Crossan suggested that he was probably Jesus' older brother.
Those who assert that James and his brethren are not full or half-siblings of Jesus (the Roman Catholic, Eastern Orthodox and some Protestant churches) point out that Aramaic and Hebrew tended to use circumlocutions to point out blood relationships; it is asserted that just calling some people "brothers of Jesus" would not have necessarily implied the same mother. Rather, something like "sons of the mother of Jesus" would have been used to indicate a common mother. Scholars and theologians who assert this point out that Jesus was called "the son of Mary" rather than "a son of Mary" in his hometown (Mark 6:3).
According to the apocryphal First Apocalypse of James, James is not the earthly brother of Jesus, but a spiritual brother.
James could also have been cousin to Jesus, along with the other named "brethren". This is justified by the claim that cousins were also called "brothers" and "sisters" in Jesus' postulated native language, Aramaic; it and Hebrew do not contain a word for "cousin". Furthermore, the Greek words adelphos and adelphe were not restricted to their literal meaning of a full brother or sister in the Bible; nor were their plurals. This use is still common in Greece and other Balkan cultures. This assumes that the Middle Eastern authors' usage of Greek reflects their way of speaking. The tradition of considering cousins as brothers or sisters is still evident in most Eastern cultures; in some languages the term "cousin" does not even exist.
Eusebius of Caesarea (c. 275 – 339) reports the tradition that James the Just was the son of Joseph's brother Clopas, and therefore was of the "brethren" (which he interprets as "cousin") of Jesus described in the New Testament.
This is echoed by Jerome (c. 342 – 419) in De Viris Illustribus ("On Illustrious Men") - James is said to be the son of another Mary - the wife of Clopas, and the "sister" of Mary, the mother of Jesus - in the following manner:
"James, who is called the brother of the Lord, surnamed the Just, the son of Joseph by another wife, as some think, but, as appears to me, the son of Mary, sister of the mother of our Lord of whom John makes mention in his book..."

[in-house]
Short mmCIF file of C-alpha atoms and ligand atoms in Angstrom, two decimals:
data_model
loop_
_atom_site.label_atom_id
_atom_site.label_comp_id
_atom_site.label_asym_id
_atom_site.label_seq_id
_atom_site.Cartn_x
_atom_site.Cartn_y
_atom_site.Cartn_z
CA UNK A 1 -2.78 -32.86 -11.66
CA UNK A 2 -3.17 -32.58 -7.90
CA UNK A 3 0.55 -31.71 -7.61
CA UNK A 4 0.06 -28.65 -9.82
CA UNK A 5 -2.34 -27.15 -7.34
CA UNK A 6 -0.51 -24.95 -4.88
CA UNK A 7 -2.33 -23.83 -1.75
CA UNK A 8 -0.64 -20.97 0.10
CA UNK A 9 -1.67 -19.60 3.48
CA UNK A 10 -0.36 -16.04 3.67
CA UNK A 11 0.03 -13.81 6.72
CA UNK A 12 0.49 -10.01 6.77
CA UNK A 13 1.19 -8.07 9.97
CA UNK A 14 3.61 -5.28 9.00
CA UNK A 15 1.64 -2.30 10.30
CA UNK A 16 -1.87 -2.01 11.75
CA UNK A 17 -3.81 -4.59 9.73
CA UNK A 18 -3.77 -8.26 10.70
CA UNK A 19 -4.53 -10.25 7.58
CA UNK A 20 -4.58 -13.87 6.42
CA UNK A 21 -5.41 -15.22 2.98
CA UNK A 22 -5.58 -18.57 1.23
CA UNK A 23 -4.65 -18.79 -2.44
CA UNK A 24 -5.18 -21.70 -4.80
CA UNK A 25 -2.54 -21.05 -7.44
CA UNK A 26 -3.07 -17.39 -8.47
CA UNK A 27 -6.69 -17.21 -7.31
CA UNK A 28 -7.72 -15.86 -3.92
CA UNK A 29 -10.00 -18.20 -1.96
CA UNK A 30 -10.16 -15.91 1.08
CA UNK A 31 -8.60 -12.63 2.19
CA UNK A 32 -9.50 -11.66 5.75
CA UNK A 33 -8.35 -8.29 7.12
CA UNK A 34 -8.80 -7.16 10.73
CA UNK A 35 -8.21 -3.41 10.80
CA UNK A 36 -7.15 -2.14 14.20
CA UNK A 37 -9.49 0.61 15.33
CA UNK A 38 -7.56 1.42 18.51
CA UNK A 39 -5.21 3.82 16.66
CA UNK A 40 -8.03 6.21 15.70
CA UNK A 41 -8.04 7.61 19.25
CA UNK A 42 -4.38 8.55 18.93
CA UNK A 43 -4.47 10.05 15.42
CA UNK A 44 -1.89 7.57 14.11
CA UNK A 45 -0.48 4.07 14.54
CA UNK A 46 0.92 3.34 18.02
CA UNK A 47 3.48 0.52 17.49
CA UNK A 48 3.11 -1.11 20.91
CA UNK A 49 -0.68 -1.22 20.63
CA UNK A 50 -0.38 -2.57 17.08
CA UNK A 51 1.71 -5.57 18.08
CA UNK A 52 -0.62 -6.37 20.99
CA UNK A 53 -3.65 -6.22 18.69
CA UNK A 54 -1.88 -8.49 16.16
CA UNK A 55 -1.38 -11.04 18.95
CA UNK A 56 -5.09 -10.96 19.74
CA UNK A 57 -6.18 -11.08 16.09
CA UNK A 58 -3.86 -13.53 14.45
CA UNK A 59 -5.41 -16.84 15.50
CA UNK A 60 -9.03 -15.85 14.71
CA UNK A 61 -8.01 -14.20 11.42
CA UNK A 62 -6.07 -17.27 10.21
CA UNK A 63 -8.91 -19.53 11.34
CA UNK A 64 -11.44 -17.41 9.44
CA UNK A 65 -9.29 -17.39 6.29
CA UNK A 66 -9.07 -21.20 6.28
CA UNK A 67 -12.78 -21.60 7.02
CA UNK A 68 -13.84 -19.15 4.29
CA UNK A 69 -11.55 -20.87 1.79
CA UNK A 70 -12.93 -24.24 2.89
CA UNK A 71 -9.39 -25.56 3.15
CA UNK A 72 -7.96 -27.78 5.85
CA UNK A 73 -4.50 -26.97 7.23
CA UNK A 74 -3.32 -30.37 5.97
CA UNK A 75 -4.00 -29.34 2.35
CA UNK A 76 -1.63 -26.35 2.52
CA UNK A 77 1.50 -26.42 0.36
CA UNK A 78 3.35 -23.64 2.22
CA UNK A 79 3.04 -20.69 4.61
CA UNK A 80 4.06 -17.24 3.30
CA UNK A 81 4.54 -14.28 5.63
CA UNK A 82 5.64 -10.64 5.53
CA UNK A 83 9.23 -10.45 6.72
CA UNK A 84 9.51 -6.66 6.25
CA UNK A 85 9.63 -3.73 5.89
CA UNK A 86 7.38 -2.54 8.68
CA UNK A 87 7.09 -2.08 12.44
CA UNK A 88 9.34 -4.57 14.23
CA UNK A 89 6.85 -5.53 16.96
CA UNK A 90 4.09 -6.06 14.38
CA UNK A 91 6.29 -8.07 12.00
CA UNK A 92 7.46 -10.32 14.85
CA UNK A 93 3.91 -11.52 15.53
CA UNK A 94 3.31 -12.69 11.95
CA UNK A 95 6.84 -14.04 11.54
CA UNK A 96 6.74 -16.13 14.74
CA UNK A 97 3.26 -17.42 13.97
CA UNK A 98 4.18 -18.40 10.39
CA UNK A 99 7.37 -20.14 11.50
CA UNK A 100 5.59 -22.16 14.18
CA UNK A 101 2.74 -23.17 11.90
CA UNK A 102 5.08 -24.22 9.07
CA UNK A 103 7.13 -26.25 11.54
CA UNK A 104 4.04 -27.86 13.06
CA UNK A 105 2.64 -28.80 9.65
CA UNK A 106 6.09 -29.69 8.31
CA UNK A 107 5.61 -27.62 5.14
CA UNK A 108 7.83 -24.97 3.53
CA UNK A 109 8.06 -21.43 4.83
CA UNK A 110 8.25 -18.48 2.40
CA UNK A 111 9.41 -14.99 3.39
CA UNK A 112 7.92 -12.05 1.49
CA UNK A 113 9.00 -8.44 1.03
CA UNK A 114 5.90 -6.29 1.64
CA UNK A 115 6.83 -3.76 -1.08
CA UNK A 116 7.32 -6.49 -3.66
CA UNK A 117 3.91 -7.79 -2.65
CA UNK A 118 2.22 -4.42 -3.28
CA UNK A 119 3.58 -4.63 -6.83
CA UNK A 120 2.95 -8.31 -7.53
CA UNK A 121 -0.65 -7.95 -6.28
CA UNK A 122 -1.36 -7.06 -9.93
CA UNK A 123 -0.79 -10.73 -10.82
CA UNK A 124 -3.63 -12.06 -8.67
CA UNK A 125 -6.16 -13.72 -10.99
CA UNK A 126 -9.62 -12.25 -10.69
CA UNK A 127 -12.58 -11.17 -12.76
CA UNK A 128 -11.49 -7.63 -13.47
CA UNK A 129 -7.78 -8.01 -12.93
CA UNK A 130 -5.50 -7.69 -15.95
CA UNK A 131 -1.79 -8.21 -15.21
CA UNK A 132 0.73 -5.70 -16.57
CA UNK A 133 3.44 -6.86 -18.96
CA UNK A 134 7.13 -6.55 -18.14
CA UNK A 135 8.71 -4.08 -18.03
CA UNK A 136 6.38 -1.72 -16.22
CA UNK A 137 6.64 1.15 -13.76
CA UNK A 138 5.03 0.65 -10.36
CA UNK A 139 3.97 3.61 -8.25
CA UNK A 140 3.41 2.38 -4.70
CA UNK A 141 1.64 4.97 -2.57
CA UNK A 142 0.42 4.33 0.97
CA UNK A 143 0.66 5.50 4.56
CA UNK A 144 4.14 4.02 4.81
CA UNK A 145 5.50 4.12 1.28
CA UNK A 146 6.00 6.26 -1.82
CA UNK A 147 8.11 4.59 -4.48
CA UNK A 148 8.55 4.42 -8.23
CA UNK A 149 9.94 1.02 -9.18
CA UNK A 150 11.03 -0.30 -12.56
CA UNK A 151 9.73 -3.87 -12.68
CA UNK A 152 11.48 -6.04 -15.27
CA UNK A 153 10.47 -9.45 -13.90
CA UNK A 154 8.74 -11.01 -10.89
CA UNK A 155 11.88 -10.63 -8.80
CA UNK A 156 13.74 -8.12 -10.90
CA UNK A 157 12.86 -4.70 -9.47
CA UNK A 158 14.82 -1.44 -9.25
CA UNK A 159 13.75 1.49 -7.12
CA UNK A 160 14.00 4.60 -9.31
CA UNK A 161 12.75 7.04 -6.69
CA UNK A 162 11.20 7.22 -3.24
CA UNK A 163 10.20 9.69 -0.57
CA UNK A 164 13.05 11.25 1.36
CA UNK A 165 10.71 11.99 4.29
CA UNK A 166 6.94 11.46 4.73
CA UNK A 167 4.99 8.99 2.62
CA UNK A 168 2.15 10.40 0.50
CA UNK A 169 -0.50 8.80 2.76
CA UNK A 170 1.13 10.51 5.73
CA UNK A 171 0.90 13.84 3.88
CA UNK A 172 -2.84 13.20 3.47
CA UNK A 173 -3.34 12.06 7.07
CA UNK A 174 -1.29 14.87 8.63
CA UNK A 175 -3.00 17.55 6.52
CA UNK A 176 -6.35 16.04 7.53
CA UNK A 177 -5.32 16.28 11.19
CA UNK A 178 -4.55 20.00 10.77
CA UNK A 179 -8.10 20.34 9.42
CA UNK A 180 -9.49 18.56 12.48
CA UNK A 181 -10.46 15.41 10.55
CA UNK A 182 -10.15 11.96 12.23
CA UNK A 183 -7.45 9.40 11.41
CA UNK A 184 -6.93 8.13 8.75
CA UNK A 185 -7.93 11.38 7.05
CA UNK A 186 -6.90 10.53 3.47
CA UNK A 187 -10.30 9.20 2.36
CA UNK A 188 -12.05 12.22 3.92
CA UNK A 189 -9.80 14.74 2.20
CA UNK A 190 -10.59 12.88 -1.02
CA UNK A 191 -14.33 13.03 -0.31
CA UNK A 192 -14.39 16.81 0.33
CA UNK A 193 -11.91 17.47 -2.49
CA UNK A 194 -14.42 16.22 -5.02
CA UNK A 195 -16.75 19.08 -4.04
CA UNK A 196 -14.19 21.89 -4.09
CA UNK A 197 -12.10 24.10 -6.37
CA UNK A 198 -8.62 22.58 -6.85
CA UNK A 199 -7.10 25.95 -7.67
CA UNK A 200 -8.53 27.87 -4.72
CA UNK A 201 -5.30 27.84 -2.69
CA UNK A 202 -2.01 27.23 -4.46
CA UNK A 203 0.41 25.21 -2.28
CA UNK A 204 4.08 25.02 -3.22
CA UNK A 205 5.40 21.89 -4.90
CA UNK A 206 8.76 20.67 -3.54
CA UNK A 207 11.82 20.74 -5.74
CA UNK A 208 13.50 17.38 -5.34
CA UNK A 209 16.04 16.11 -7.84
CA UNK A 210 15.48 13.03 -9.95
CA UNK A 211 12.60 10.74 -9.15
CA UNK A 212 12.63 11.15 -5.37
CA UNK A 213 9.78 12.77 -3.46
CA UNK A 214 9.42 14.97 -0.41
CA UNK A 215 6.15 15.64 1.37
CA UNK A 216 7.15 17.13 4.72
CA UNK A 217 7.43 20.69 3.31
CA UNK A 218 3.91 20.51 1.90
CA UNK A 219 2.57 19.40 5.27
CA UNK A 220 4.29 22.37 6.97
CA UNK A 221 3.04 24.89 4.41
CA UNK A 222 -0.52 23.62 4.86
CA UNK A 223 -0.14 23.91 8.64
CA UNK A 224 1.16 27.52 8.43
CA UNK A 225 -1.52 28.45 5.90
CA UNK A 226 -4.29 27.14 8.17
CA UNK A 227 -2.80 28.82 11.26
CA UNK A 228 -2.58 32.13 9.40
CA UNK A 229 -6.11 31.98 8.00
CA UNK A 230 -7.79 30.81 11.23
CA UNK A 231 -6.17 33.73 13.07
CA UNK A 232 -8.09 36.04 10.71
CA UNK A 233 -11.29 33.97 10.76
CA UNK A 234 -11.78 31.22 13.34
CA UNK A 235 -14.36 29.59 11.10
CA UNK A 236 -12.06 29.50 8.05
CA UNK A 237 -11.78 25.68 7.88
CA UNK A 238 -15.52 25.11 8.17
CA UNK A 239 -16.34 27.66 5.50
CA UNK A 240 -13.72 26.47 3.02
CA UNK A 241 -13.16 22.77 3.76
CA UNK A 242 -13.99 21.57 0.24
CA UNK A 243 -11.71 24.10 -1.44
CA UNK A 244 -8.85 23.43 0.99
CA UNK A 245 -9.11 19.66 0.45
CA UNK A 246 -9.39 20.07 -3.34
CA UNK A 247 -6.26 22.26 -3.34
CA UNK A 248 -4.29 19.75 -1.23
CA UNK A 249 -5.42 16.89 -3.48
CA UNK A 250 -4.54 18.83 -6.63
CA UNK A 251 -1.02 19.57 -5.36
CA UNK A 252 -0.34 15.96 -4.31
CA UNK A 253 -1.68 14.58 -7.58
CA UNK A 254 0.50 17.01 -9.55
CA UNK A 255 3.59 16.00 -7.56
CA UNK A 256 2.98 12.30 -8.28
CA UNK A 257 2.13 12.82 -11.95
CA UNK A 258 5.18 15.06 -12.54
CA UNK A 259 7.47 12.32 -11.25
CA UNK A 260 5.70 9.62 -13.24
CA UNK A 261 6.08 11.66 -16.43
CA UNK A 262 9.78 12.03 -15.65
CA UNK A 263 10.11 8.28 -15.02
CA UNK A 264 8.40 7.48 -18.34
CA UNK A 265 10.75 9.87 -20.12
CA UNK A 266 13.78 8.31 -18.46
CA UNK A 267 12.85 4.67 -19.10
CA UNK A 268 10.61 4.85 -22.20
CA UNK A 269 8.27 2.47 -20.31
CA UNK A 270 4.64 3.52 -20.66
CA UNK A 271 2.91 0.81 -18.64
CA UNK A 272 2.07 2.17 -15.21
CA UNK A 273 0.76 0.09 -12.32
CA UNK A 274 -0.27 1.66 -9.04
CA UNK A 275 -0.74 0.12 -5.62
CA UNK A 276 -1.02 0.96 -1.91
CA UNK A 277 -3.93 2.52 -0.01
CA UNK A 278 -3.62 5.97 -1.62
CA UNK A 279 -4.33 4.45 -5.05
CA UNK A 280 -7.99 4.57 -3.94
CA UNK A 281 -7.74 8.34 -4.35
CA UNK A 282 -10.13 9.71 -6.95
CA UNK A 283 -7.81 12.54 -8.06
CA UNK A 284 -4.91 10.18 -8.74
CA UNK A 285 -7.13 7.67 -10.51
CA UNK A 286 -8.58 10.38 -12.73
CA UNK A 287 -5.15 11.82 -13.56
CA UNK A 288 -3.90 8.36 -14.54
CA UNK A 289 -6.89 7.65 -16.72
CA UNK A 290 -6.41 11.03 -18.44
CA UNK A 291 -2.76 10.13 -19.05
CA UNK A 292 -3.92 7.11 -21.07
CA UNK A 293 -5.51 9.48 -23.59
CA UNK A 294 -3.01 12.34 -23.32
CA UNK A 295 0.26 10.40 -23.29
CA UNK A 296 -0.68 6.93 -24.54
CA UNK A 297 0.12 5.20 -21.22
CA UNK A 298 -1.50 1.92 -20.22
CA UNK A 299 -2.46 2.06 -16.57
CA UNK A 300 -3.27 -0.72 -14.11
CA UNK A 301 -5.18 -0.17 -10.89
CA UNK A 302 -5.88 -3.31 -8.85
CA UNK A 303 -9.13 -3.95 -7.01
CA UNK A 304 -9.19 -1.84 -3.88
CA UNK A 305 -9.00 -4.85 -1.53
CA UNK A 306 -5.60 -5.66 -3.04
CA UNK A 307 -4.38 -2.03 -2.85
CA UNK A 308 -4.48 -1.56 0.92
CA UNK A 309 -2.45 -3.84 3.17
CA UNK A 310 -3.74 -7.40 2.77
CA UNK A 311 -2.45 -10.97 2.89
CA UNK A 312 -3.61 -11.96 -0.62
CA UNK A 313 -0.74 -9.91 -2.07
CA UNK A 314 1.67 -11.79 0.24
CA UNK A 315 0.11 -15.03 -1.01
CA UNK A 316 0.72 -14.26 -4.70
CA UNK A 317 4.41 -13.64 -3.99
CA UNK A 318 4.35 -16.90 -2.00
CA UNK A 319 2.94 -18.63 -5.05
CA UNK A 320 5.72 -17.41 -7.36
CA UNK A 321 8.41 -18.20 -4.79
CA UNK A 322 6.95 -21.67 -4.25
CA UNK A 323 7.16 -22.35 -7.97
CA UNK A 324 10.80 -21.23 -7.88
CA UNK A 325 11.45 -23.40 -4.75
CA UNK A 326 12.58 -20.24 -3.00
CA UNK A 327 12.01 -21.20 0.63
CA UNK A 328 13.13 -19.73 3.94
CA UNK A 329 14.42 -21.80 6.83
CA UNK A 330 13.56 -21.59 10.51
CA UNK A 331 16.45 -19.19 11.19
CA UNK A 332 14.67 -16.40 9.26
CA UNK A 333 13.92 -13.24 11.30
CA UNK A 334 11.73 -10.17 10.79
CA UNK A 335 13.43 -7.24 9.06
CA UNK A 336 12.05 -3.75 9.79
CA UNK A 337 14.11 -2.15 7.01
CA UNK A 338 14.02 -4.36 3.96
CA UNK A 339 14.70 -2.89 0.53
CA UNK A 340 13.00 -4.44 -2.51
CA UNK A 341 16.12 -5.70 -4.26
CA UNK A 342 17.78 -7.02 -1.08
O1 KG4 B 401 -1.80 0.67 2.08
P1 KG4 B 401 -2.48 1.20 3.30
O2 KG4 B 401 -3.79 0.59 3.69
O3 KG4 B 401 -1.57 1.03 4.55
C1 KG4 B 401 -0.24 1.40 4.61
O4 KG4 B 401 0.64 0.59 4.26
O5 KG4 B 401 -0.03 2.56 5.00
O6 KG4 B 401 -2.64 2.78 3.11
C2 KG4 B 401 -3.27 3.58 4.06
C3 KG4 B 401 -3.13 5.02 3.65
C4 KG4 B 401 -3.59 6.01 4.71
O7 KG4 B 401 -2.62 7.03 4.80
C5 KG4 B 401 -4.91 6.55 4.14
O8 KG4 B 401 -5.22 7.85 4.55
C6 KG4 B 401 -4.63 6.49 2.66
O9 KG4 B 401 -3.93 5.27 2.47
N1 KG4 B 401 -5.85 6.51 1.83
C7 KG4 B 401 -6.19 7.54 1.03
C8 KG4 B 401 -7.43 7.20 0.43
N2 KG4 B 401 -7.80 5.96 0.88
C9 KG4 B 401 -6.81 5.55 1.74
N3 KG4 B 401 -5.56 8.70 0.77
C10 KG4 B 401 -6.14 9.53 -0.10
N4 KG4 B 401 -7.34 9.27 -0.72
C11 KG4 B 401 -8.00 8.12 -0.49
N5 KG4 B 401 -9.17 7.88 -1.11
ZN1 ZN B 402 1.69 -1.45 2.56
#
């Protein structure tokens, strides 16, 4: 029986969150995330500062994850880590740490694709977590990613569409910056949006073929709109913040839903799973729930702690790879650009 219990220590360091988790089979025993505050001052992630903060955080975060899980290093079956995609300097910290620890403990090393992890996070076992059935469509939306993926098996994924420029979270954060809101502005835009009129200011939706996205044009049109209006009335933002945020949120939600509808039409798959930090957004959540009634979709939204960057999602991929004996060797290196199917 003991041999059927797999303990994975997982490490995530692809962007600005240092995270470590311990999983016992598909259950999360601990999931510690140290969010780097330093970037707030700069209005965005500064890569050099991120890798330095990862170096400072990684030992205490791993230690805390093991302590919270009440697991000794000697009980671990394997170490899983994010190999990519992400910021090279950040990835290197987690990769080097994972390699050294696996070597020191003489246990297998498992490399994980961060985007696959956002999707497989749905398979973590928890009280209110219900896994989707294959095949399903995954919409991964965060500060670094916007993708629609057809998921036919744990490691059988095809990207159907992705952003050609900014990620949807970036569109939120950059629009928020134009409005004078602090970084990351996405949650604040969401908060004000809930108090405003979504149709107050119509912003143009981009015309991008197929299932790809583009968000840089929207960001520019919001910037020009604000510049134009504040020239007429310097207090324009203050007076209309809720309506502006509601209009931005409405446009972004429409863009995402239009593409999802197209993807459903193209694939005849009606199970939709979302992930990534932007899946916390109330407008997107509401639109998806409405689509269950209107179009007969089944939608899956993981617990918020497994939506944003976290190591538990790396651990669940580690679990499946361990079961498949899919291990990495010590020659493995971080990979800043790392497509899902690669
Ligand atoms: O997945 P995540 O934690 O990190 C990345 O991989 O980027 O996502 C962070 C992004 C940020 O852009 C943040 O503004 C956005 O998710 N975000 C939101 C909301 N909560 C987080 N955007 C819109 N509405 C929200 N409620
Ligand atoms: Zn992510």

Jerome refers to the scene of the Crucifixion in John 19:25, where three Marys - the mother of Jesus, Mary of Clopas, and Mary Magdalene - are said to be witnesses. John also mentions the "sister" of the mother of Jesus, often identified with Mary of Clopas due to grammar. Mary "of Clopas" is often interpreted as Mary "wife of Clopas". Mary of Nazareth and Mary of Clopas also need not be literally sisters, in light of the usage of the said words in Greek, Hebrew and Aramaic.
Mary of Clopas is suggested to be the same as "Mary, the mother of James the younger and Joses", "Mary the mother of James and Joseph" and the "other Mary" in Jesus' crucifixion and post-resurrection accounts in the Synoptic Gospels. Proponents of this identification argue that the writers of the Synoptics would just have called this Mary the mother of Jesus if she was indeed meant to be the mother of Jesus, given the importance of her son's crucifixion and resurrection. These proponents find it odd that Mary would be referred to by her biological children other than Jesus at such a significant time (James happens to be the brother of one Joses, as spelled in Mark, or Joseph, as in Matthew).
Jerome's opinion suggests an identification of James the Just with the Apostle James, son of Alphaeus; Clopas and Alphaeus are thought to be different Greek renderings of the Aramaic name Halpai. Despite this, some biblical scholars tend to distinguish them; this is also not Roman Catholic dogma, though a traditional teaching.
Since this Clopas is, according to Eusebius, Joseph of Nazareth's brother (see above) and this Mary is said to be Mary of Nazareth's sister, James could be related to Jesus by blood and law.
This view of James-as-cousin gained prominence in the Roman Catholic Church, displacing the "stepbrother" view to an extent. Roman Catholics may choose for themselves whether James was a stepbrother or cousin of Jesus, since either could be true.
Also, Jesus and James could be related in some other way, not strictly "cousins", following the non-literal application of the term adelphos and the Aramaic term for "brother". Being close blood relatives, James and his kin could have been treated as brothers to Jesus anyway.
In summary Myllykoski wrote "The authenticity and significance of the ossuary has been defended by Shanks (2003), while many scholars — relying on convincing evidence, to say the least — strongly suspect that it is a modern forgery."